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The UK beauty retailers market has been forecast to witness minimal growth over the next five years, as result of saturation and the increase in competition from other store-based channels, particularly grocery retailers.
One of the consequences of grocery retailers taking a larger share of the beauty market will be heavy price discounting, which the UK market has already experienced as a result of volume-driven trade from the major grocery players.
Beauty products are becoming increasingly customized to suit specific and more defined needs. Consumers are demanding a wealth of new, more innovative products with an ageing and more ethnically diverse population profile creating opportunities for clearer product segmentation. Despite the tide of cost pressures eating into disposable income and shaky consumer confidence, consumers still exhibit a desire to indulge in health & beauty products and thus trading customers up to premium products.
Despite a small decline in its share in 2011, Boots UK continued to lead the UK beauty retailers market through its chemists/pharmacies, parapharmacies/drugstores and opticians, with annual sales of £6.6 billion. The marginal loss in its share can be attributed to strong competition from Superdrug, as well as a renewed focus on its own portfolio of private label brands, which are generally lower-priced than branded products, accounting for a larger share of sales.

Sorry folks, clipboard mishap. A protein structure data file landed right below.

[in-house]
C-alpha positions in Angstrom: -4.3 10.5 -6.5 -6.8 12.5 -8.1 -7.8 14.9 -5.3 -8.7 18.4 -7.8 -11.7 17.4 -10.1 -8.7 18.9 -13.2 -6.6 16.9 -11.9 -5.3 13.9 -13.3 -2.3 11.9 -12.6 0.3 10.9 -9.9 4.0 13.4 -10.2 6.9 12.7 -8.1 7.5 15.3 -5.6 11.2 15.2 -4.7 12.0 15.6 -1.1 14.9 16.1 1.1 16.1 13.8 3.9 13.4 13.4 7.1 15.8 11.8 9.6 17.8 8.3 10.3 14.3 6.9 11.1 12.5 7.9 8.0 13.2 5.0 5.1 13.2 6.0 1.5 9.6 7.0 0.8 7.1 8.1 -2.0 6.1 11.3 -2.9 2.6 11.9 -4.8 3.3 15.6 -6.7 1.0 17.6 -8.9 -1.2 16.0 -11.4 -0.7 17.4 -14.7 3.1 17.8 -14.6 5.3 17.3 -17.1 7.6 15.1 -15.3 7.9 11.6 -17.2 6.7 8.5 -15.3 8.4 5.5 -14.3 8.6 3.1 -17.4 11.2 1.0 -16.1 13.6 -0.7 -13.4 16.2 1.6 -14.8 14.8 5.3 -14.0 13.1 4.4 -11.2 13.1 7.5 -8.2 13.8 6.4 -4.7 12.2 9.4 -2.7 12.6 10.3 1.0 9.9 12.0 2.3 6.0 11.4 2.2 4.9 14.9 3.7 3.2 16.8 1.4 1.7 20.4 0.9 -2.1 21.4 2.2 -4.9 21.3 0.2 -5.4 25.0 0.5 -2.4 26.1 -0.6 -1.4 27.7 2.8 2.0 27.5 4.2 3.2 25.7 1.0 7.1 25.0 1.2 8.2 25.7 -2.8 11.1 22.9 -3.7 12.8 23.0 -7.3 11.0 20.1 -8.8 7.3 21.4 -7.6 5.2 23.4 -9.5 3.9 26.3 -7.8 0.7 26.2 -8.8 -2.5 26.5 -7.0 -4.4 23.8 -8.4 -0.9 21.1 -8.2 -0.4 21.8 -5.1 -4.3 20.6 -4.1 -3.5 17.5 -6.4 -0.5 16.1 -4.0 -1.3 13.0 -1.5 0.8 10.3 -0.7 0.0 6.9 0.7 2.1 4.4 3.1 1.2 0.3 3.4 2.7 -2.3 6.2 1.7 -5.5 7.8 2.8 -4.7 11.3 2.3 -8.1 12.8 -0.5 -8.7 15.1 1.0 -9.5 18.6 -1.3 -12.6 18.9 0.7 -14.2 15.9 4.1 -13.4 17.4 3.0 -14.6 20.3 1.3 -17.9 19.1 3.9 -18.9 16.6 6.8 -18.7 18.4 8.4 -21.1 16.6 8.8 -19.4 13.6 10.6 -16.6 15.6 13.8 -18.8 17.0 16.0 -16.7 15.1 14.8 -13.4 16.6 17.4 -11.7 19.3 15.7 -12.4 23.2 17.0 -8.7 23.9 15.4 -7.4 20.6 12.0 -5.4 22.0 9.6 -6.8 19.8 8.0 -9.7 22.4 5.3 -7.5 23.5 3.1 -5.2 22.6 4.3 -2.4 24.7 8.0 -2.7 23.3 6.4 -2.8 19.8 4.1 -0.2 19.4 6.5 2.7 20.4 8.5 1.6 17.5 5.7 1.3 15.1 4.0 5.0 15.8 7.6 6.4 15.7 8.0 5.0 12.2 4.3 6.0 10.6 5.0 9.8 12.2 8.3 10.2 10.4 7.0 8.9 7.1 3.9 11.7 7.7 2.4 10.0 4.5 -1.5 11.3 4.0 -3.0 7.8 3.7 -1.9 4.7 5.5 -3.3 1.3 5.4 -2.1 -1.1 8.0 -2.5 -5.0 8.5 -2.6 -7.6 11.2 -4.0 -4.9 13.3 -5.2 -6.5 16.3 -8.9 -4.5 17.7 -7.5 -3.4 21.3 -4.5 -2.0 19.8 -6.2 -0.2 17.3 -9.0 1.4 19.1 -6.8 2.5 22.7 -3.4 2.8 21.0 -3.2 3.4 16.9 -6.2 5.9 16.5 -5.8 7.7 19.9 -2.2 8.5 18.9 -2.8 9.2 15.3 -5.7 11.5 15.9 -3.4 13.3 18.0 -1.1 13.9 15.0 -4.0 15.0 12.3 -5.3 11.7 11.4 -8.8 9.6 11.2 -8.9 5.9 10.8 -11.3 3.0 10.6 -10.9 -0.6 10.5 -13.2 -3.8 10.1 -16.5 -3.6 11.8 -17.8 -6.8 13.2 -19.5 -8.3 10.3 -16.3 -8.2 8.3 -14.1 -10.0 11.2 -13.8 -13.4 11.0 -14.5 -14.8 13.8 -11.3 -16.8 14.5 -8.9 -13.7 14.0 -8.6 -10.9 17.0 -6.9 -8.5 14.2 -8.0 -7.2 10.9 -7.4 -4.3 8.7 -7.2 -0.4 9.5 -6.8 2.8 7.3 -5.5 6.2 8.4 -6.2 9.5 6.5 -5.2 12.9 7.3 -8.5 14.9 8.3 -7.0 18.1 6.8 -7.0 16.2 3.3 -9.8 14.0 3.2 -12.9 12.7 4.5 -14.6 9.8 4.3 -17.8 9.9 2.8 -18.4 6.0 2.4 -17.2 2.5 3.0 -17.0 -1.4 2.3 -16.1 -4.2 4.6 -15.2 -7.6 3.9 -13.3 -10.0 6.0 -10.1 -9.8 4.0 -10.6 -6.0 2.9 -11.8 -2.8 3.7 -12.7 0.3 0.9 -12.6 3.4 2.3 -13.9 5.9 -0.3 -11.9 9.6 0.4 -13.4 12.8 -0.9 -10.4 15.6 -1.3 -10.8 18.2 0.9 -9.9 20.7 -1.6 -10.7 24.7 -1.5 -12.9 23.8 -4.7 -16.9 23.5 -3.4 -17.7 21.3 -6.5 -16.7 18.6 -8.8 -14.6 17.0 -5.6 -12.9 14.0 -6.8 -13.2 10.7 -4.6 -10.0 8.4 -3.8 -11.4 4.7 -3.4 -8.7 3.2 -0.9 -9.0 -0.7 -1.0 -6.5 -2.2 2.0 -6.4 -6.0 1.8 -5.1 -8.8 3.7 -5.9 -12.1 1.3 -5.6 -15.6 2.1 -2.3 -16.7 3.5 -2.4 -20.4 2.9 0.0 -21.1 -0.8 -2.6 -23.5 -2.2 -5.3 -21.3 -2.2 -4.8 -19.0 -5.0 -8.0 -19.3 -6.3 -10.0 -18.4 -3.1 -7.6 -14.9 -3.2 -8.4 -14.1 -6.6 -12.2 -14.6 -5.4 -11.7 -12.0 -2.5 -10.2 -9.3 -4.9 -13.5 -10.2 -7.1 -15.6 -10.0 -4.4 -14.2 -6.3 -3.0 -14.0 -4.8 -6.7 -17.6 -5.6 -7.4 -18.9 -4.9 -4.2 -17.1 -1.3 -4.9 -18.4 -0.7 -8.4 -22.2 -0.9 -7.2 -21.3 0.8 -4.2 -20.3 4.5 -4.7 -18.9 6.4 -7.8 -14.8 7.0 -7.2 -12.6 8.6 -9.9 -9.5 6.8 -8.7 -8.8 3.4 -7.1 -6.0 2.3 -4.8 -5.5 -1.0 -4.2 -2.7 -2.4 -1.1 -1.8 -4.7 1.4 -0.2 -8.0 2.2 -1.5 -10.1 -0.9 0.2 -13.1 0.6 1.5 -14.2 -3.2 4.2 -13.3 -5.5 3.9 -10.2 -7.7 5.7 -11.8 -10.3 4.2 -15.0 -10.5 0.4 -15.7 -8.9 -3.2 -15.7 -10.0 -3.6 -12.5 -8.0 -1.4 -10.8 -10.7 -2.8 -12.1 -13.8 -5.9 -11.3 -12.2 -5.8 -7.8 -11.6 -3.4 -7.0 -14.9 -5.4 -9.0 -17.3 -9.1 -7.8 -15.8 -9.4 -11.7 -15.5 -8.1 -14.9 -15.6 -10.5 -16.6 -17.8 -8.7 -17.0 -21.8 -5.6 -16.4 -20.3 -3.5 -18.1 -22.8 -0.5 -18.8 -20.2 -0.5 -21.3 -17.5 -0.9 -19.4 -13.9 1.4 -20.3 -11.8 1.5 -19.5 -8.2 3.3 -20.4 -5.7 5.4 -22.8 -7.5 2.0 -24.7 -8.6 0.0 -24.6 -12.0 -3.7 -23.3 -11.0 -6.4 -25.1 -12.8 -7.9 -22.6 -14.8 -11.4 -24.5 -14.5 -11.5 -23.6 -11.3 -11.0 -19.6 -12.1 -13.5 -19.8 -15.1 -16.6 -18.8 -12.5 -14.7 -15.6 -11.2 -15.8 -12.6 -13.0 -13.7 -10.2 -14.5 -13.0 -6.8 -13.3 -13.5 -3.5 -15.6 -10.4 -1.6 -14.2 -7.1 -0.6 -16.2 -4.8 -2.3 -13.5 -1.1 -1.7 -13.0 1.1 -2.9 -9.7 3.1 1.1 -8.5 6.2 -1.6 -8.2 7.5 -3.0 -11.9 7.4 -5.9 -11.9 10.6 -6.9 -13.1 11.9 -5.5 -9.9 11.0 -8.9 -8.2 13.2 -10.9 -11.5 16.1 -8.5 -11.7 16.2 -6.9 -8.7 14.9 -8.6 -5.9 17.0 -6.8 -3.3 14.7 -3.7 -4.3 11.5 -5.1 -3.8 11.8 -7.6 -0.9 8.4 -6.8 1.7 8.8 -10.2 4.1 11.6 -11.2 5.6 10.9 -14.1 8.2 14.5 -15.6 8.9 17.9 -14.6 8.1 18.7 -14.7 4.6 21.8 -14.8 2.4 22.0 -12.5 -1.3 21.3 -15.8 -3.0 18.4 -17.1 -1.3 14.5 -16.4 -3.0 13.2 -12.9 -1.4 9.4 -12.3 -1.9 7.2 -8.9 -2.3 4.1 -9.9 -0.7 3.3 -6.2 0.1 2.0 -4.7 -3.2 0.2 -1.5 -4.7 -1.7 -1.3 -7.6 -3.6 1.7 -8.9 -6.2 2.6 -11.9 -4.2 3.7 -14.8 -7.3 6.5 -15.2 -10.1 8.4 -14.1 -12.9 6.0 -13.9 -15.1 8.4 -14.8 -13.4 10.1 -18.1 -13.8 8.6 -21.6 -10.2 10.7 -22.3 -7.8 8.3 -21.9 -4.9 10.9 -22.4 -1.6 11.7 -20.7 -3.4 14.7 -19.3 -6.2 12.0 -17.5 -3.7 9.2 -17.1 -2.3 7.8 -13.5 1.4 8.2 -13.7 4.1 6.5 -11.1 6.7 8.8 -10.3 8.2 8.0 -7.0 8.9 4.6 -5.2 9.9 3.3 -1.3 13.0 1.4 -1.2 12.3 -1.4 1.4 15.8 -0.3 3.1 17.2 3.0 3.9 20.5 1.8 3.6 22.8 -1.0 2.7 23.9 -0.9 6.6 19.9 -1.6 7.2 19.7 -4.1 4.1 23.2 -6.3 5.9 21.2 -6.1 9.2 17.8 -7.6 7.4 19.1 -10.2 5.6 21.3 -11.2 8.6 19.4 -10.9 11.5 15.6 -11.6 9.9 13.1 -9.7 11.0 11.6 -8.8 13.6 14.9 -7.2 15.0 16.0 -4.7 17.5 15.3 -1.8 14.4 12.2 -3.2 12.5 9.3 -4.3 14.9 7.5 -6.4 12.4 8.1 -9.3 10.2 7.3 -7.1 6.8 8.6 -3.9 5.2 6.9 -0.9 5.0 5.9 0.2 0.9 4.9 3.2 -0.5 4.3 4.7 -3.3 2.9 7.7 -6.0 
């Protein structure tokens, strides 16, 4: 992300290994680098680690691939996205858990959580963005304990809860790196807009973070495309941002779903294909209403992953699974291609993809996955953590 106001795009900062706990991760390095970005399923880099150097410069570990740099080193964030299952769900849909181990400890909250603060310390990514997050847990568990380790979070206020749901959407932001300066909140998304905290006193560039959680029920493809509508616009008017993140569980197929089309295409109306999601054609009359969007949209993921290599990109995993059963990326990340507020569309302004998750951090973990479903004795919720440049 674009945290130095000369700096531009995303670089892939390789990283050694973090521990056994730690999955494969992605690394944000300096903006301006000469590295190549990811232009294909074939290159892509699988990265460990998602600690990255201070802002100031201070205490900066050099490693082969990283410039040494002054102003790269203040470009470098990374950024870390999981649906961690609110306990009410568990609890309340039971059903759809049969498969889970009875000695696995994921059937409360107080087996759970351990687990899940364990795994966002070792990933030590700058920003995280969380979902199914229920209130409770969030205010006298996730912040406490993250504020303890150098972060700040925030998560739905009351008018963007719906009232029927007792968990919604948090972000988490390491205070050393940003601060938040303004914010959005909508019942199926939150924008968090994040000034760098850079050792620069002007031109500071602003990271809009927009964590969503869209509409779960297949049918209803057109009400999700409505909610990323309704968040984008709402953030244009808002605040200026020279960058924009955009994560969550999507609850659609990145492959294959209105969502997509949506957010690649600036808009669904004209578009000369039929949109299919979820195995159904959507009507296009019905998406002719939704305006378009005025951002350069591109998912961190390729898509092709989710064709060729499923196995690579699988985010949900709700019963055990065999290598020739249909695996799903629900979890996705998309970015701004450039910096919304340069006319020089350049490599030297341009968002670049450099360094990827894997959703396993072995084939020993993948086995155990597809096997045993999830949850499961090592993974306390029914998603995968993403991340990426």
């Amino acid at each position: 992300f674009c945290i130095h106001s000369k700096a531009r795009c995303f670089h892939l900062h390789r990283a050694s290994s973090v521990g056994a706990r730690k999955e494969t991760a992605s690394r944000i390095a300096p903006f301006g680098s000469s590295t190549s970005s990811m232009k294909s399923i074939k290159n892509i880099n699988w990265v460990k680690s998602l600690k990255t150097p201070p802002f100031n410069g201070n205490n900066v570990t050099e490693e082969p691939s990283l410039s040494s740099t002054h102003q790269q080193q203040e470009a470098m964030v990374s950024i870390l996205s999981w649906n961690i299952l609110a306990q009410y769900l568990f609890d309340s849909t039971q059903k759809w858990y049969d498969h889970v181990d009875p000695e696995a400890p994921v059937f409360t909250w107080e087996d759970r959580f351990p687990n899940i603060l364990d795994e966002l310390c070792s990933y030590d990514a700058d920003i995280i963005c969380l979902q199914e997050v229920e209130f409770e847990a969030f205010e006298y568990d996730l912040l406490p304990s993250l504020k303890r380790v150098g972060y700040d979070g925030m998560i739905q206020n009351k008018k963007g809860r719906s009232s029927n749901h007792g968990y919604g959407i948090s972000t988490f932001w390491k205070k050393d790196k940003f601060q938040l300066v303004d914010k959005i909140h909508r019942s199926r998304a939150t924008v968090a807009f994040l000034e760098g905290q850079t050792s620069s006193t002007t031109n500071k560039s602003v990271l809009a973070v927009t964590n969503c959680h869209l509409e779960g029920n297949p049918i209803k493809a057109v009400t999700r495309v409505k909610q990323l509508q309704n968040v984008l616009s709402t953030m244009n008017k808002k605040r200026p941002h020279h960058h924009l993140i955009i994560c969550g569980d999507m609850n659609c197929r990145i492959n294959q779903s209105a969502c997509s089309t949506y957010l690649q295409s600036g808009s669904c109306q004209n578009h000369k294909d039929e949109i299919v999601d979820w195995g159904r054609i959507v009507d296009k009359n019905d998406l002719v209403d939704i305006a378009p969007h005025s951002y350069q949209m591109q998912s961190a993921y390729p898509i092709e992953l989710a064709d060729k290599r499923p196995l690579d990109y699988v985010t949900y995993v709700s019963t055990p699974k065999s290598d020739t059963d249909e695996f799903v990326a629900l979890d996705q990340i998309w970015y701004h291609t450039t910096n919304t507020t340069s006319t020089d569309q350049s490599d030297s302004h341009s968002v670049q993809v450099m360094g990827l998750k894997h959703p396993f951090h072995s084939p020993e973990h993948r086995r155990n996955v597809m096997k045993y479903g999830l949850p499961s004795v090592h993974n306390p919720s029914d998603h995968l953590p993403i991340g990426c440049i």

The retailer has recently just announced that it will be trialling iPads and Wi-Fi in 30 of its branch locations, to enable customers to order in store more easily.
In 2011, Boots achieved the biggest increase in actual value sales. However, this was closely followed by Superdrug, which saw an increase in its sales of £32 million, primarily as a result of its rebranding campaign and the launch of its Beautycard reward scheme. As part of its marketing campaign, Superdrug has also become the first major retailer to sell an exclusive range of cosmetics and perfume based on the hit television series 'The Only Way Is Essex.'
The resilient spending patterns in the UK beauty retailers market are tempting non-specialists to target the sector. Budget variety retailers including B&M Bargains, Poundland, 99p Stores and Wilkinson are opening more stores as high street property becomes vacant. They are also upgrading their shop environments to attract midmarket shoppers who are trading down.
Department stores are reinforcing their beauty role as pampering zones by offering wider choices of services. House of Fraser is adding to its variety of treatments and services with brands like DestinationSkin and Clarins Spas, while John Lewis is adding beauty spas to stores.
Despite the rapid growth of internet retailing, the advance of pure internet retailers into beauty product categories is likely to be limited. The major reasoning for this is that consumers need to be able to smell toiletries and perfumes in order to make an informed decision before purchasing.
For more information on the UK beauty retailers market, see the latest research: UK Beauty Retailers Market
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